The reader will sometimes get the feeling that the author is trying too hard making this story the story of the century, and I am not sure this book deserves it.
I had a very hard time reading this book; in fact, I put it down for a few years and then as a matter of pride picked it up and finished it only recently.
Deborah L. Woodstuff

Most Helpful Customer Reviews

32 of 36 people found the following review helpful By Kathleen D. Coleman on December 24, 1999
Format: Hardcover Verified Purchase
This book was a challenge to read. Haynes distinctive way of developing her characters and her long and expressive prose made me want to stop reading and move on to something that was more leisure in style. But I kept on reading. I found the book complex and thought provoking. Not only did I care about the characters but I wanted to know them and understand them in depth - to examine how many of their sides were firing (feelings, sensing, knowing, seeing, hearing and smelling - six sided women). I kept thinking of the dream of the pig and how it revealed itself to Canaan. Ripped down the middle with no insides - like Canaan racially split, a product of the time, and operating at a head level (one sideded). Most of his sides frozen and it was only when he met Grace did he begin to integrate - to make the longest trip in the world - the 18" from his head to his heart.
I finally understood as I kept reading and rereading trying desperately to follow the story and clearly understand each page that the real message for me was not to figure out what Haynes was trying to convey but to understand what the personal message was for me. Reading fiction should be a personal experience - my personal experience. There is not just one message here. Just as in my own personal life so many people, events, and things don't make sense. I often struggle to analyze and reanzlye . I become frustrated, angry and end up giving away my finite life energy to something outside of myself - something that I have no control over. There is a line from the Desiderta which says "no matter whether or not it is clear to you the Universe is unfolding as it should.
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16 of 17 people found the following review helpful By Nina on February 23, 2000
Format: Hardcover
Views were polarized between members. We had 2 members who rated it at less or equal to 2, and 5 members who rated it at 9+. Concensus of those who rated it 9+ was that there was definite connection to the characters; it was hard to believe that this was Haynes' first book. Her ability to write so that the reader could visualize was excellent; in most cases during most passages, readers all felt as though they were right there, experiencing events along with the characters. Haynes offered universal truths through Canaan, Joody, Even and Valuable and the book was absolutely "rich". My own experience with this book gives it a 9.5; I was taken with many of the characters. I was saddened by Luvenia's father - he had what seemed to be a God-believing spirit and yet to have been a murdering member of the KKK; and Joody's insight into what made up a "six-sided woman", her relationship with Even Grade, and my wondering as to whether or not I was or am a six-sided woman myself, along with her insight into Luvenia and her lack of understanding of the "fluids". Joody had intuitive insight into the importance of fluids (e.g., Valuable's birth and her "marking" the quilt - so insightful).Read more ›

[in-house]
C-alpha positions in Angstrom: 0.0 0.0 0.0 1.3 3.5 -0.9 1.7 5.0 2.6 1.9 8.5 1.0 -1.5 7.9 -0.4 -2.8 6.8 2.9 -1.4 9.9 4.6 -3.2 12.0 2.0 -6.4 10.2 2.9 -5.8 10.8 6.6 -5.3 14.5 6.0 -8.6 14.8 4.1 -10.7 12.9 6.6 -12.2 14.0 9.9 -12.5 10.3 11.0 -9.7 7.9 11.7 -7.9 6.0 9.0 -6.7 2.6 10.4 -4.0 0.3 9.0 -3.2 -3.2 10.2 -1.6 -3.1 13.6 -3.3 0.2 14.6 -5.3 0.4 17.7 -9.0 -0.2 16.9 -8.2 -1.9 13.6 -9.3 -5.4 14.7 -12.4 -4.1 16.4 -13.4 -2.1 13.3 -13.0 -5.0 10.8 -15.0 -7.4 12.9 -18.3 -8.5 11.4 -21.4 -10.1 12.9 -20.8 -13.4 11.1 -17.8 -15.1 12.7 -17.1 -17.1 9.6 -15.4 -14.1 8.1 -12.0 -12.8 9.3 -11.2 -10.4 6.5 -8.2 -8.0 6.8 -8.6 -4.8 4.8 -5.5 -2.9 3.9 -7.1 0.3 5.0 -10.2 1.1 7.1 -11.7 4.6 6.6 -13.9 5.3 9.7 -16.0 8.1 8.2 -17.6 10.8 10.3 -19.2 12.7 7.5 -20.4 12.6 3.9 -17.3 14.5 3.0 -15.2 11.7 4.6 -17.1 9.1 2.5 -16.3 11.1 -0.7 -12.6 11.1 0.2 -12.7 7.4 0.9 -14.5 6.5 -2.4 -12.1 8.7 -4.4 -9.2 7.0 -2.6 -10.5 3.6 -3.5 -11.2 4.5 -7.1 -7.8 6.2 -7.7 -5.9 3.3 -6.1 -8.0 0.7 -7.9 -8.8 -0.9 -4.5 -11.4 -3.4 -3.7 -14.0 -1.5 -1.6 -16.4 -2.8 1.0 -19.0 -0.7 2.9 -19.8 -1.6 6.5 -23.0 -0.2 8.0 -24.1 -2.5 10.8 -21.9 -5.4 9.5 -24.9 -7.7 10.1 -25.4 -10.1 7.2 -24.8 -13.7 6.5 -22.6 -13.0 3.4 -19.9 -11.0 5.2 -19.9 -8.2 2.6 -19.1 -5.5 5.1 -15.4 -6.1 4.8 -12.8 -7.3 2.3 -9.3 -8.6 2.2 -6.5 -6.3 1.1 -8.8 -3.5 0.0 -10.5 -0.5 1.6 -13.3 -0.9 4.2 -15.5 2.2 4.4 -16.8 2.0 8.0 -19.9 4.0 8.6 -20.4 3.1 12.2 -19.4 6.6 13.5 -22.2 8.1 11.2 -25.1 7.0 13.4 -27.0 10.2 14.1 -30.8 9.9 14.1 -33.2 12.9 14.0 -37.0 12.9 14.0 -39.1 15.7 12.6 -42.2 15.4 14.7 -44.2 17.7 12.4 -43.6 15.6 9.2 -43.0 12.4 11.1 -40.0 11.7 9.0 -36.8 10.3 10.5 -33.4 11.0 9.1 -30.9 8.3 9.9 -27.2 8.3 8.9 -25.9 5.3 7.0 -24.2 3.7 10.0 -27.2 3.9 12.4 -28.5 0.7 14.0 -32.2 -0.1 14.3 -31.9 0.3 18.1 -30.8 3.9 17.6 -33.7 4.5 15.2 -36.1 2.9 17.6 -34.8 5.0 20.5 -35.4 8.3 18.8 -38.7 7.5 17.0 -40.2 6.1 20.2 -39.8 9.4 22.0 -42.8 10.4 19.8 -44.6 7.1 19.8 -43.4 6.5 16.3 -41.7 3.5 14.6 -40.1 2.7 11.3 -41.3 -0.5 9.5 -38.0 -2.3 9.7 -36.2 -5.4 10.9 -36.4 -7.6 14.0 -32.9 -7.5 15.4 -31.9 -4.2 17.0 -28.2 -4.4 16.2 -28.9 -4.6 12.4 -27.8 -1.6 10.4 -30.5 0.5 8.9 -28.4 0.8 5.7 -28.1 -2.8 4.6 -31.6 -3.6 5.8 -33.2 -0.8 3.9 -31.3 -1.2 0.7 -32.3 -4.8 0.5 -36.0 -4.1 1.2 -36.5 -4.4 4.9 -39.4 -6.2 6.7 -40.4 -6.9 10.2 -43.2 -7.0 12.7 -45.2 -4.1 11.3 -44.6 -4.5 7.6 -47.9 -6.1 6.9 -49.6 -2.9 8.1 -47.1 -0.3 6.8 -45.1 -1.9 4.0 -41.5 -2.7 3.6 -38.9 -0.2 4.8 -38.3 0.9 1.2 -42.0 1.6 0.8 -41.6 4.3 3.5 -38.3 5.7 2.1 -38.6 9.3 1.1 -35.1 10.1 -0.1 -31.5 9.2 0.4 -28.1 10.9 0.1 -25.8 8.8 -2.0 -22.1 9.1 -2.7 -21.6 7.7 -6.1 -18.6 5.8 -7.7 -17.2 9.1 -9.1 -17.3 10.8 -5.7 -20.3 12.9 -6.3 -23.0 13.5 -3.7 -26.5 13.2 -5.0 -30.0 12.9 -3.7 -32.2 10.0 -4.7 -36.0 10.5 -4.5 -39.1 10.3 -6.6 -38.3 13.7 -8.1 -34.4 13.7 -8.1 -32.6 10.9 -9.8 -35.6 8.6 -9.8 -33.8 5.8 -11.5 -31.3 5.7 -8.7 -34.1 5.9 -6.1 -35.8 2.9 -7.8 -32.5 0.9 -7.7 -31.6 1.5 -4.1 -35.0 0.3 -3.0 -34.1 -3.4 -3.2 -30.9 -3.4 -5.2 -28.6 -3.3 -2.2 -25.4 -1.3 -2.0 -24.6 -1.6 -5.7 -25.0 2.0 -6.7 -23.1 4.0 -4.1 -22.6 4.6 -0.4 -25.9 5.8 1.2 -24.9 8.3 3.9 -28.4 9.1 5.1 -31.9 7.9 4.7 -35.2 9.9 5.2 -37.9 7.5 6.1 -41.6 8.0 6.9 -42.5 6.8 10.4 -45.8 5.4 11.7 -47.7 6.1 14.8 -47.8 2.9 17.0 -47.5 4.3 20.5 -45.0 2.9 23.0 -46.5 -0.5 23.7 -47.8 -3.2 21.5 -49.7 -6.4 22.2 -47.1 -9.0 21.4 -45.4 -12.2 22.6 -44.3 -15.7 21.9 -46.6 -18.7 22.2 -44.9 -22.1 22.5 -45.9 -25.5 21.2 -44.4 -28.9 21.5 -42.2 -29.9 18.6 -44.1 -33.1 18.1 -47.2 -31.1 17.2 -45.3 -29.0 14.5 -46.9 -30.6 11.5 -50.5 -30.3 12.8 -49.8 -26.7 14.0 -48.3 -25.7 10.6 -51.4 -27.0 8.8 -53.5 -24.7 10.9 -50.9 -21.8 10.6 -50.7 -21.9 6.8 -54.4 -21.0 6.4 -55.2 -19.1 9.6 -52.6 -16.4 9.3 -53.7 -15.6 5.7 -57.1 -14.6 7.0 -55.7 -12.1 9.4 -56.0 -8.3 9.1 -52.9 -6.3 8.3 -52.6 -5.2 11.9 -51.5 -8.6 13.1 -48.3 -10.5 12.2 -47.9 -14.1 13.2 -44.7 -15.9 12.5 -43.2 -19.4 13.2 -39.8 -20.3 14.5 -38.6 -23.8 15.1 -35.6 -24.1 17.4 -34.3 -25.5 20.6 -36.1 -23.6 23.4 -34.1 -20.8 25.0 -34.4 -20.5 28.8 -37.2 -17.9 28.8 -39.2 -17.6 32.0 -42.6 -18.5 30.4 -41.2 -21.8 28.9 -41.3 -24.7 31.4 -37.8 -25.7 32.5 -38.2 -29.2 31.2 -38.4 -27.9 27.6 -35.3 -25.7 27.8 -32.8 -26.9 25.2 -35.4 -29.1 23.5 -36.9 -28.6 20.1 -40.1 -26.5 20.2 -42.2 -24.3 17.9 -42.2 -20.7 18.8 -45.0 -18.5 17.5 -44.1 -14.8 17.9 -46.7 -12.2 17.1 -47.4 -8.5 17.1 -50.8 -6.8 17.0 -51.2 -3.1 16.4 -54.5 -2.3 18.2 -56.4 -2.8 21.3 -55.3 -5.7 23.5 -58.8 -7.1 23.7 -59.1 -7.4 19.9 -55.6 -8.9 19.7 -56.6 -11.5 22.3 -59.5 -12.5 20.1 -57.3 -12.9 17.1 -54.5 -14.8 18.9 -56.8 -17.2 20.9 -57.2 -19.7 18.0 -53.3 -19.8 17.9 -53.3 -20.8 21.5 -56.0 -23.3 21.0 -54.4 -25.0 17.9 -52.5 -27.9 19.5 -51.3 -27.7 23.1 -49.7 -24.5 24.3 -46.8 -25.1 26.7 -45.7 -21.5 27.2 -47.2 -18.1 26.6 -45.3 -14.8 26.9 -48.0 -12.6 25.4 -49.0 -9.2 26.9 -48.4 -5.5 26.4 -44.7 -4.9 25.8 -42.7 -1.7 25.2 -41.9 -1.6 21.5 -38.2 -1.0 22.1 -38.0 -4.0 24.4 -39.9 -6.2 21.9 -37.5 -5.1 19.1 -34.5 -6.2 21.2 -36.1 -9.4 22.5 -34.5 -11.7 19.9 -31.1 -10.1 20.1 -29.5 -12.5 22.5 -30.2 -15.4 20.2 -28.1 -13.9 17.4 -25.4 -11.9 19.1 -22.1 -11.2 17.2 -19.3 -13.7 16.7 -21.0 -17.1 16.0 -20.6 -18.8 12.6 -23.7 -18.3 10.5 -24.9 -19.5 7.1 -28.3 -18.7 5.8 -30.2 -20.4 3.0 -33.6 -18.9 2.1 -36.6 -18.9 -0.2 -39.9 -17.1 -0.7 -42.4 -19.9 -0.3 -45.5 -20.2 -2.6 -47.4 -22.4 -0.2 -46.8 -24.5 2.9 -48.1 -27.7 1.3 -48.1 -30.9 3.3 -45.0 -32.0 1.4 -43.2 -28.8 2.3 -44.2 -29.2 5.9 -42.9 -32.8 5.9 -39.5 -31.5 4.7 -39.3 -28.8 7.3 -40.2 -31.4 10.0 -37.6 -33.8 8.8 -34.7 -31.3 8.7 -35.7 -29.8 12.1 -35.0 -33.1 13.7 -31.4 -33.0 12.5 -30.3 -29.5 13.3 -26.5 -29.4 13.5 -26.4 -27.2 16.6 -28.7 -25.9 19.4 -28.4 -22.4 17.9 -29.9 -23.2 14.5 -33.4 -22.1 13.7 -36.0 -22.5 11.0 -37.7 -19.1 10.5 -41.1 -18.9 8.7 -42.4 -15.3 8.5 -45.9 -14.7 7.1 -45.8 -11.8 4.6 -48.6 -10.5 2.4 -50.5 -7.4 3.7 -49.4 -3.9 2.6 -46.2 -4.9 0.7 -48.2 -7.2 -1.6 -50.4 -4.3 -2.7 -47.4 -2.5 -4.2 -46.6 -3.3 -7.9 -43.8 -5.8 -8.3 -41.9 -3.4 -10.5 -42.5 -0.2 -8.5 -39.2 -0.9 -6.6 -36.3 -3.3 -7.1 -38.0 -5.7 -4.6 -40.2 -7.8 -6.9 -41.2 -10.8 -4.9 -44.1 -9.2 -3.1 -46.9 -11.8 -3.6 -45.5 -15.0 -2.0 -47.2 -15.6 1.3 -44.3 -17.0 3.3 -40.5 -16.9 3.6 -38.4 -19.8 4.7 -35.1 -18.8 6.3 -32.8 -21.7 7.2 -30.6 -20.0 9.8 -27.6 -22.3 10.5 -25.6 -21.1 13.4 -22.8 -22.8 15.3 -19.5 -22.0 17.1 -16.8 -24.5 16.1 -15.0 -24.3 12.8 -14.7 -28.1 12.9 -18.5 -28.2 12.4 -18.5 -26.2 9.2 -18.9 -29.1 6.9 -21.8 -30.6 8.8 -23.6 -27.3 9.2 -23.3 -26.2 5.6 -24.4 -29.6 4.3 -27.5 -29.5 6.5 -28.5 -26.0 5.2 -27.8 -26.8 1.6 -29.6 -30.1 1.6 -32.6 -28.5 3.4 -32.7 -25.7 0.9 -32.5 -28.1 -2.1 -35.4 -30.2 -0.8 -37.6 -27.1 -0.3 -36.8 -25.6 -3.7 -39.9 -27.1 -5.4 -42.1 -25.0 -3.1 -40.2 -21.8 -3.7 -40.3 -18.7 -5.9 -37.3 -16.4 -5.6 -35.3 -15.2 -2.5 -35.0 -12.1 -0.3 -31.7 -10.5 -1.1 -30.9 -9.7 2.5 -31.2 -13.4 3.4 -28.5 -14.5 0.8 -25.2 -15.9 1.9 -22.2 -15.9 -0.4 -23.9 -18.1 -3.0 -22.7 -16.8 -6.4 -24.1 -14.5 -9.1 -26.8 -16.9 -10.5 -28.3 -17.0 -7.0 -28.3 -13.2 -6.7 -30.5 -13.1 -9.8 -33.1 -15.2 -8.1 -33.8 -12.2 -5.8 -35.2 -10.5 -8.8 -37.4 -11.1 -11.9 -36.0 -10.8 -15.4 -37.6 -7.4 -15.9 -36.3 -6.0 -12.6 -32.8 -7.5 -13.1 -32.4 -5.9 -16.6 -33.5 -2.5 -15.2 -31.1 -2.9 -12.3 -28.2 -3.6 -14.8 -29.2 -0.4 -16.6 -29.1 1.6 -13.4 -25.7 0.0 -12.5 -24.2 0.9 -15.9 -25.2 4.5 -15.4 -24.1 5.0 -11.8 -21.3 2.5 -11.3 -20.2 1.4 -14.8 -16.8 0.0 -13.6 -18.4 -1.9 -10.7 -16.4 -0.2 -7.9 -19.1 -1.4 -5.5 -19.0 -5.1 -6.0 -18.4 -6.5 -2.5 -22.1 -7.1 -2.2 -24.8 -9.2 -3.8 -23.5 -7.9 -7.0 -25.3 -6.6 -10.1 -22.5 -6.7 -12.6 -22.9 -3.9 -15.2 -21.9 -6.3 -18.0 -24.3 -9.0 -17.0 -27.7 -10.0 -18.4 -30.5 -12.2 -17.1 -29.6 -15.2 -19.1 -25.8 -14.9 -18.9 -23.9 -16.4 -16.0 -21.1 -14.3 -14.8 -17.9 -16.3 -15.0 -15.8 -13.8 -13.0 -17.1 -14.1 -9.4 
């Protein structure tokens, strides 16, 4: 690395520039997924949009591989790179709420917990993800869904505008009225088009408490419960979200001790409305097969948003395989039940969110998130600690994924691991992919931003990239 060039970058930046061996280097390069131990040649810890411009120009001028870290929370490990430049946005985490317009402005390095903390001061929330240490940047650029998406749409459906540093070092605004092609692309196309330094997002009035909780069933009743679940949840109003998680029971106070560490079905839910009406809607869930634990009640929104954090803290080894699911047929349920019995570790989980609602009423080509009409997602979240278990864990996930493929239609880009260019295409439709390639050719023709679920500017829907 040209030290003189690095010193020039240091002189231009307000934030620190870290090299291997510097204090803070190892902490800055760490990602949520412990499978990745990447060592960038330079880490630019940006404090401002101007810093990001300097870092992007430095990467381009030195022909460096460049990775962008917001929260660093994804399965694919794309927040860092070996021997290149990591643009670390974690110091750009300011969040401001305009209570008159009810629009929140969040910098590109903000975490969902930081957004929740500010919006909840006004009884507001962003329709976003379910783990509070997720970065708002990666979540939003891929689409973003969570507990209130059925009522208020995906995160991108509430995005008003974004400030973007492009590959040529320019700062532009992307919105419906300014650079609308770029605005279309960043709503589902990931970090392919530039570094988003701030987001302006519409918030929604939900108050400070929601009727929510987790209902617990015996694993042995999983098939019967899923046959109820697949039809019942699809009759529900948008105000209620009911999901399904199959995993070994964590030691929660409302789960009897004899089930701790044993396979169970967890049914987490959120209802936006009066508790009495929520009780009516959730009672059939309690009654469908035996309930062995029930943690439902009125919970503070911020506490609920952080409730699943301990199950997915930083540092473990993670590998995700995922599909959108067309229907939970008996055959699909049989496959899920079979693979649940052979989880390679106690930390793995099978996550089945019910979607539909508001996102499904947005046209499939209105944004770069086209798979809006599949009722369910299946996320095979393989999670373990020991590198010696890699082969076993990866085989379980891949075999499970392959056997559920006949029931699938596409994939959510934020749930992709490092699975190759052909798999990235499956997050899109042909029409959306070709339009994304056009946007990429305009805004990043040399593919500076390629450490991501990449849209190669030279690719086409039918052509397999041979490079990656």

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12 of 13 people found the following review helpful By J. A. Clarke on January 20, 2000
Format: Hardcover
It is hard to know how to put my thoughts into writing. I read this book twice one right after the other in the summer of 1999. I am dumbstruck by the skill and complexity Melinda Haynes was able to come up with in her debut novel. I almost want to call her and discuss the book. It is real, funny, warm, loving and heartbreaking. How can one book be all of that? I am now in a book group and am recommending this to them to read. I know that everyone sees things differently so I just hope others find the humor and love between these two races. I am still a bit confused by some issues and hope a group discussion will clear that up.
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15 of 17 people found the following review helpful By A Customer on January 20, 2000
Format: Hardcover Verified Purchase
I too am a voracious reader. I very, very, seldom read a book a second time (too many books, too little time). I will however, make an exception for this book.
Read it twice...the first time for the story; the second time for the language. I notice that none of the previous reviewers are from the south...maybe it helps to be southern to read, enjoy, and perhaps to understand this book. I loved it.
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9 of 10 people found the following review helpful By Susan Lewis on September 8, 2004
Format: Mass Market Paperback
This is now one of my top five favorite books. The book reads like a screenplay, you can picture each chapter as clearly as a scene from a movie. The characters are so rich in southern culture and euphemisms, for me it brought back childhood memories of people and places long since forgotten. An amazing aspect of the book was the richness of the minor characters. They are deeply rounded and just as complete as the characters from the main storyline.

After the first 3 or 4 chapters, a reader will realize how enticing this book is. It draws you in slowly and soon you are aware that you want to race back to read even a couple of pages, much like I imagine a soap opera hypnotizes a viewer.